France, Australia, and the European Union have proposed the establishment of a marine protected area in a more than 900,000-square-kilometer zone in East Antarctica.
It would cover three sectors, one of which is located off the coast of Adelaide Island. This project would help preserve marine ecosystems and biodiversity, particularly by limiting fishing in certain areas. It would also make it easier to scientifically assess the impact of climate change.
This project was supported by a large majority of members of the Commission for the Conservation of Antarctic Marine Living Resources, which met in Hobart, Australia, on October 15-27. Due to the opposition of two countries, however, it could not be achieved.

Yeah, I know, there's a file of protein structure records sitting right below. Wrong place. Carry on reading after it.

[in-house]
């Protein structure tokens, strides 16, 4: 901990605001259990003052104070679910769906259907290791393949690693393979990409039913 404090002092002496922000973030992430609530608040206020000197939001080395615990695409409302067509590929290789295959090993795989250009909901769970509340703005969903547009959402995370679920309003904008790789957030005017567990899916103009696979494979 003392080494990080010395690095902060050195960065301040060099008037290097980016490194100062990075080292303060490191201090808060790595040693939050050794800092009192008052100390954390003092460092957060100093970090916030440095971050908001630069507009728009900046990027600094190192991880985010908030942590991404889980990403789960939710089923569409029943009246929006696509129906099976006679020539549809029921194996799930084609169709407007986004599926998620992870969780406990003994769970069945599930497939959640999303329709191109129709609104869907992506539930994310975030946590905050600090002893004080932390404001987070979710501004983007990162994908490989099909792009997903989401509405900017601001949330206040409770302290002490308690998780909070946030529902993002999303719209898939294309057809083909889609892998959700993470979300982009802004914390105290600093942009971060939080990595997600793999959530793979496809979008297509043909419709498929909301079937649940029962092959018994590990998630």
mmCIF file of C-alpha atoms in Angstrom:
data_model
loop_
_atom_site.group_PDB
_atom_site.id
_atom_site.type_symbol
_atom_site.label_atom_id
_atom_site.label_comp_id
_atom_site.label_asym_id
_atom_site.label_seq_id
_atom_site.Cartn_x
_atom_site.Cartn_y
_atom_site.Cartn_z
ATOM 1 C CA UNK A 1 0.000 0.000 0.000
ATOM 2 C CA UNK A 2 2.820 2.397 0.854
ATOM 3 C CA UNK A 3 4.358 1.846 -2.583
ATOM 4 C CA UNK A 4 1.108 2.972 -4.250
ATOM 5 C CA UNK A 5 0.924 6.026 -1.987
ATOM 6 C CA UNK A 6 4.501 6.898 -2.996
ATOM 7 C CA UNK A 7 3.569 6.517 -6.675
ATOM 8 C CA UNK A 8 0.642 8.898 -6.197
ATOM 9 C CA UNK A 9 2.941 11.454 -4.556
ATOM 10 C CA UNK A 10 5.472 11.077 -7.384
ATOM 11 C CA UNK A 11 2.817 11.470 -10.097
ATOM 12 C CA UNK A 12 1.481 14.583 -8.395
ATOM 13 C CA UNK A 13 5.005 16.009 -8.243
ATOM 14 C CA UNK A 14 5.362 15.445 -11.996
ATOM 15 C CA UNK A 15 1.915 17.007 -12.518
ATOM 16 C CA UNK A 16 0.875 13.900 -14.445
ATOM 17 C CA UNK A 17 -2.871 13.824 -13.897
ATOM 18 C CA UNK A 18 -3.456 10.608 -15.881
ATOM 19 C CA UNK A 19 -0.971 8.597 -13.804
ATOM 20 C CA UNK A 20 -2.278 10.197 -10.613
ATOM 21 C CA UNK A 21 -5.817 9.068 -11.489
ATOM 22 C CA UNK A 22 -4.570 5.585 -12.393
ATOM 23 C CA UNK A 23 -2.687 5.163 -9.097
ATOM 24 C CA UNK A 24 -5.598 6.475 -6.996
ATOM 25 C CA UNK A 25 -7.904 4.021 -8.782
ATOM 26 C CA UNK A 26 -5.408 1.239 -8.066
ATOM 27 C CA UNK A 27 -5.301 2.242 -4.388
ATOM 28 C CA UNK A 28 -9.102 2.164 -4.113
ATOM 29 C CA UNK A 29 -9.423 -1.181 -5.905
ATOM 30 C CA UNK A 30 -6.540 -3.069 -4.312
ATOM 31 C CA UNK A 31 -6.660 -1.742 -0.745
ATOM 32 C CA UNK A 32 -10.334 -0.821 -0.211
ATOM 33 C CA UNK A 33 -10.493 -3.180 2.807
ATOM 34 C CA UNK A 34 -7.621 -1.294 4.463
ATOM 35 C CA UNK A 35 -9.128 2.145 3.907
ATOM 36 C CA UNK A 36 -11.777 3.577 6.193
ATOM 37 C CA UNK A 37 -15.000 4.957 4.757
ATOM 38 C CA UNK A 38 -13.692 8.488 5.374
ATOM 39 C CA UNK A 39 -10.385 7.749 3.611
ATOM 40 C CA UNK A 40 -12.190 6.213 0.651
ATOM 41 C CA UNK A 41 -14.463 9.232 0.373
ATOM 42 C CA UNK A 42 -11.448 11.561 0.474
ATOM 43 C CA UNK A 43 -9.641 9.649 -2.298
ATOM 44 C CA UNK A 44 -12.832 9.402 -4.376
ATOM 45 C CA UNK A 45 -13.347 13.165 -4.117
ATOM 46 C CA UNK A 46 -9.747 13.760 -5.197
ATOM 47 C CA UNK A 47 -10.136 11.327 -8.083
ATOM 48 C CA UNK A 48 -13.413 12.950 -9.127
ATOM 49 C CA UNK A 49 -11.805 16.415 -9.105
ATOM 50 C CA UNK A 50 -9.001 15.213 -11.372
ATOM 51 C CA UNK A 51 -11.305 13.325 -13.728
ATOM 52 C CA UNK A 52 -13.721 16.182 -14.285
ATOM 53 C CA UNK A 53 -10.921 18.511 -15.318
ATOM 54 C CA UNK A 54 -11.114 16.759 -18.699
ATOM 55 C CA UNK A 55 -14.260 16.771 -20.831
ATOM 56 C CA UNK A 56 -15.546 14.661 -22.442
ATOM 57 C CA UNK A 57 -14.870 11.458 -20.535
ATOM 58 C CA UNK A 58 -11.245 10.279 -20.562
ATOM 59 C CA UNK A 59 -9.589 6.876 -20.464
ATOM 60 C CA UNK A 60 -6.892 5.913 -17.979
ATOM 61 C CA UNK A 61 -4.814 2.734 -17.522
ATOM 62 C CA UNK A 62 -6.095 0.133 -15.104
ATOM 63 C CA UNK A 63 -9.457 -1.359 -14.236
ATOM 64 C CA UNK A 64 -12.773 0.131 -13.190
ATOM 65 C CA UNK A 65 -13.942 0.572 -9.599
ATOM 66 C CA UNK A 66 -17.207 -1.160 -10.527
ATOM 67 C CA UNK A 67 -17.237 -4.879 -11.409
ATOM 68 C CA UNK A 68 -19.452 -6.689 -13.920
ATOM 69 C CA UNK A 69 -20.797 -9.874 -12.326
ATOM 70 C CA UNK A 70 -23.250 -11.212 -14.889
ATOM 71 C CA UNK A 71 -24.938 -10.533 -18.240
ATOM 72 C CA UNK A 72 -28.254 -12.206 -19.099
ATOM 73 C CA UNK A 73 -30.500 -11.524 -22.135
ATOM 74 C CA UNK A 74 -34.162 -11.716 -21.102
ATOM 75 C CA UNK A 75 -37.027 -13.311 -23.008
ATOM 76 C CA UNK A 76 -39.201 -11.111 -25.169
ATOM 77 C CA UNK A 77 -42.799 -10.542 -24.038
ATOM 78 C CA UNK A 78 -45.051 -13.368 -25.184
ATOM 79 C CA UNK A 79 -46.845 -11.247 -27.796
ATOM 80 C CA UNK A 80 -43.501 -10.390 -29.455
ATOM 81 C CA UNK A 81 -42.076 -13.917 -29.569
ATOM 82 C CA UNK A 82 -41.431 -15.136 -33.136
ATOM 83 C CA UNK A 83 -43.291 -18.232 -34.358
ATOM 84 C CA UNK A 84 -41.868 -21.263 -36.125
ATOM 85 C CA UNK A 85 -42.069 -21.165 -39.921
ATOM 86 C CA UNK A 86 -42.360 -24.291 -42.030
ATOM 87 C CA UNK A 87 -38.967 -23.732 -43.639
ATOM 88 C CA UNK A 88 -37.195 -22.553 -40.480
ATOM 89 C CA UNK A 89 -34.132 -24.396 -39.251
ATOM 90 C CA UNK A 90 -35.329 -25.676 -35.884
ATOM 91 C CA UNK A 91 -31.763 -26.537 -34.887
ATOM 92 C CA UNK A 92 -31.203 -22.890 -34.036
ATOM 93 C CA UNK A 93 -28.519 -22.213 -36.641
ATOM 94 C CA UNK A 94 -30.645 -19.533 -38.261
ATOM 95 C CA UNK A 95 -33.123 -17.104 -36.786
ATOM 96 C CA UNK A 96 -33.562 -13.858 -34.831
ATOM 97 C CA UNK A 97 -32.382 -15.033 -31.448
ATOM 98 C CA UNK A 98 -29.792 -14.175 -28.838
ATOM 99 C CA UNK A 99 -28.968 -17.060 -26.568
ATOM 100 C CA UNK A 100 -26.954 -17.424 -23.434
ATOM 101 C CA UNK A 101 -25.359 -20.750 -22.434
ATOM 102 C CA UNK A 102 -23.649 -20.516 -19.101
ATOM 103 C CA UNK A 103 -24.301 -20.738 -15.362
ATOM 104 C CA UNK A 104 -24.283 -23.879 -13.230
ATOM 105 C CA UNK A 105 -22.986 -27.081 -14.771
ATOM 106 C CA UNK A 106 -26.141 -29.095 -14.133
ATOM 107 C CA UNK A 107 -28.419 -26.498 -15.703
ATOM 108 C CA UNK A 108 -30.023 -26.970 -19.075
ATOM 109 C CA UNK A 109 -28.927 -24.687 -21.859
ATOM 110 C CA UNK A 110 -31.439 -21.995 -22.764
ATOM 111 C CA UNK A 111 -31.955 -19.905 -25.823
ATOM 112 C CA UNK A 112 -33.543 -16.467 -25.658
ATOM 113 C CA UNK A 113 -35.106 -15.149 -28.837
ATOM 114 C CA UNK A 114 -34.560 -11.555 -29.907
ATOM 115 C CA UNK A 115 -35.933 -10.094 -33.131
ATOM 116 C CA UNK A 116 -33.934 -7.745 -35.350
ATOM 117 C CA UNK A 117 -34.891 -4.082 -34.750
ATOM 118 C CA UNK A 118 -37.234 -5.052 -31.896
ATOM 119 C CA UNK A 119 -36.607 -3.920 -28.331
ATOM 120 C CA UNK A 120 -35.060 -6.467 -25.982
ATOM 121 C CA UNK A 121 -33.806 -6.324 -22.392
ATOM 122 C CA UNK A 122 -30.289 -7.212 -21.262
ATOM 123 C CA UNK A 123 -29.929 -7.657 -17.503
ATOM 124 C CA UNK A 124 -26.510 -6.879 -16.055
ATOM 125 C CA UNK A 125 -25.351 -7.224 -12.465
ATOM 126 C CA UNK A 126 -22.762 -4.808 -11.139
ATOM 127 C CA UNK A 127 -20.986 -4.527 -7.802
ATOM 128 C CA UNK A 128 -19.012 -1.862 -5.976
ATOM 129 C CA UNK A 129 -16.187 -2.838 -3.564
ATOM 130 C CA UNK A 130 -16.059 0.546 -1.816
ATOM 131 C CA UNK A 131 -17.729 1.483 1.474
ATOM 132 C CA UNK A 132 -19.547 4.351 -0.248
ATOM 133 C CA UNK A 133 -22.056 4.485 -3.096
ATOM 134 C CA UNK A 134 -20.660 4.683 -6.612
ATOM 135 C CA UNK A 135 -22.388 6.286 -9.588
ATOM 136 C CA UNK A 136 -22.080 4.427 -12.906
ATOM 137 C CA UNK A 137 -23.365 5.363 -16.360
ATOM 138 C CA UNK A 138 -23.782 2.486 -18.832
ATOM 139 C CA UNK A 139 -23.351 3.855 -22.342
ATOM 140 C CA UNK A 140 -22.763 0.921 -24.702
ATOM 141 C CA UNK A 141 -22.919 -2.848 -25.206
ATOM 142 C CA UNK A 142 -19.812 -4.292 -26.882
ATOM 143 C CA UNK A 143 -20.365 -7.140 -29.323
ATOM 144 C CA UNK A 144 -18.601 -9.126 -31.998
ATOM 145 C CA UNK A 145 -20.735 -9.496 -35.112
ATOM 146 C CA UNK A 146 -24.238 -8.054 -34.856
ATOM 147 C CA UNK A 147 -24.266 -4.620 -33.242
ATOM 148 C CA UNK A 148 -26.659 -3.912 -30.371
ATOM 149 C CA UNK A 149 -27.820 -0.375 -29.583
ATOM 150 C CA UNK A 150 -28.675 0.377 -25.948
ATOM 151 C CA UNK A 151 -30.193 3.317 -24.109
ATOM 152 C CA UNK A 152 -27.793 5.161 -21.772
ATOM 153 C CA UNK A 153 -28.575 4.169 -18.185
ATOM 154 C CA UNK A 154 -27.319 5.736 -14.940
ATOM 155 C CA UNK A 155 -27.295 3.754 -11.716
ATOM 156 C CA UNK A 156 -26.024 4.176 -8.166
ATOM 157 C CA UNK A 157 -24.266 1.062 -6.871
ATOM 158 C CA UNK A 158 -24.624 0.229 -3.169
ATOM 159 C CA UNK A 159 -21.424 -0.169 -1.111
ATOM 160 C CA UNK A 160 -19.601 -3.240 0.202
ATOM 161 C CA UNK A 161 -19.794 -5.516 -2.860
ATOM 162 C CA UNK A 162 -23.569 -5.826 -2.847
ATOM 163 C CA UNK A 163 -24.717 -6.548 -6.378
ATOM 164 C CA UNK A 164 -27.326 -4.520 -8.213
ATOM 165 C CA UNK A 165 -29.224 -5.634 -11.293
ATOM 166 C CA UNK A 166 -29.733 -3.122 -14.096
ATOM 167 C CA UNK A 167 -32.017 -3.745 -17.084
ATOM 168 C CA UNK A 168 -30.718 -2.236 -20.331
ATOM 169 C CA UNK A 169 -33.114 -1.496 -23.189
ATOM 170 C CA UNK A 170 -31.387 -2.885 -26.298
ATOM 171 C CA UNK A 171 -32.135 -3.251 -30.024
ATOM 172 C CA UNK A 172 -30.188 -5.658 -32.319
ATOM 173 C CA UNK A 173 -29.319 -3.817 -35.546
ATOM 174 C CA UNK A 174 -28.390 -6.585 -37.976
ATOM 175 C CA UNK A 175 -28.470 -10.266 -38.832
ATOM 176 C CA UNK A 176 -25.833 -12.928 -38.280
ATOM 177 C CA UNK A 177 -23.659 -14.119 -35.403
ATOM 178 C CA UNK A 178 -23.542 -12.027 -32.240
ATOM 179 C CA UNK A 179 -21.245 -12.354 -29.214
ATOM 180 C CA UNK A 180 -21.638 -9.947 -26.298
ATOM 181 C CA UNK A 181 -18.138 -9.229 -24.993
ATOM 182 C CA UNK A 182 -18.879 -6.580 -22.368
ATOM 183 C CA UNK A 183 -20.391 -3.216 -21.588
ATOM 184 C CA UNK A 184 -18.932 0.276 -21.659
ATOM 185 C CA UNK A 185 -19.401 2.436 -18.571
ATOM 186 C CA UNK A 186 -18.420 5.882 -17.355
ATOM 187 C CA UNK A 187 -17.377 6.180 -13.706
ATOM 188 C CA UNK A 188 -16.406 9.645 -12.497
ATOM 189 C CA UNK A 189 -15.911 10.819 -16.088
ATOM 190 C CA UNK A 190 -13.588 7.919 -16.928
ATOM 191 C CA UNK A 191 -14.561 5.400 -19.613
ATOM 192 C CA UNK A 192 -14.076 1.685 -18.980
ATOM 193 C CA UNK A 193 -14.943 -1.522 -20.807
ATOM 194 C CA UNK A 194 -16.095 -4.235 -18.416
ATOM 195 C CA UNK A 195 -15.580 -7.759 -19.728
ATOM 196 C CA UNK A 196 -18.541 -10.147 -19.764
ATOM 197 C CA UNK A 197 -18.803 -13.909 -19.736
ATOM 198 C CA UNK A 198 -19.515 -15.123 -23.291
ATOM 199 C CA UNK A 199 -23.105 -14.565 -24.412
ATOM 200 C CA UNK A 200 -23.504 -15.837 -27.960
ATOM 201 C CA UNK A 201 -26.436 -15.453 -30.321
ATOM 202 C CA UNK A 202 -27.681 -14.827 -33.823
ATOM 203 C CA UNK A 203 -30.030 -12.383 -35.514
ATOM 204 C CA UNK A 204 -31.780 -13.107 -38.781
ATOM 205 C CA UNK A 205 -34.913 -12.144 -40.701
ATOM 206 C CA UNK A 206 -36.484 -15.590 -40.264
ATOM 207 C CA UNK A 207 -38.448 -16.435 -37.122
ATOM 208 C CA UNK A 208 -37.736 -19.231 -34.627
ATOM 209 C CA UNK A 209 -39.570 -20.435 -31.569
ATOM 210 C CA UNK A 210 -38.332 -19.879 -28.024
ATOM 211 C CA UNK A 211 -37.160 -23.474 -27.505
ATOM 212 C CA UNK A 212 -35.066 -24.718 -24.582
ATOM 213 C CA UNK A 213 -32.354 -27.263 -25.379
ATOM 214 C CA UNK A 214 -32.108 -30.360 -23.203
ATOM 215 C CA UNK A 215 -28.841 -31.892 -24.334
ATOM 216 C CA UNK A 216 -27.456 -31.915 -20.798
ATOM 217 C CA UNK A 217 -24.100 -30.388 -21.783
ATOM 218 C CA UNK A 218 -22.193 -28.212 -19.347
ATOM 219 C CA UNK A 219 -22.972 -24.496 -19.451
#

Working with its Australian partners and the EU, France will pursue its efforts to adopt this important project to protect ecosystems and diversity in the southern ocean.
As a reminder, in 2016, the Commission decided to establish a marine protected area in the Ross Sea. Other projects are also being studied in the Weddell Sea and the waters of the Antarctic Peninsula. The project in East Antarctica would complement this network of marine protected areas.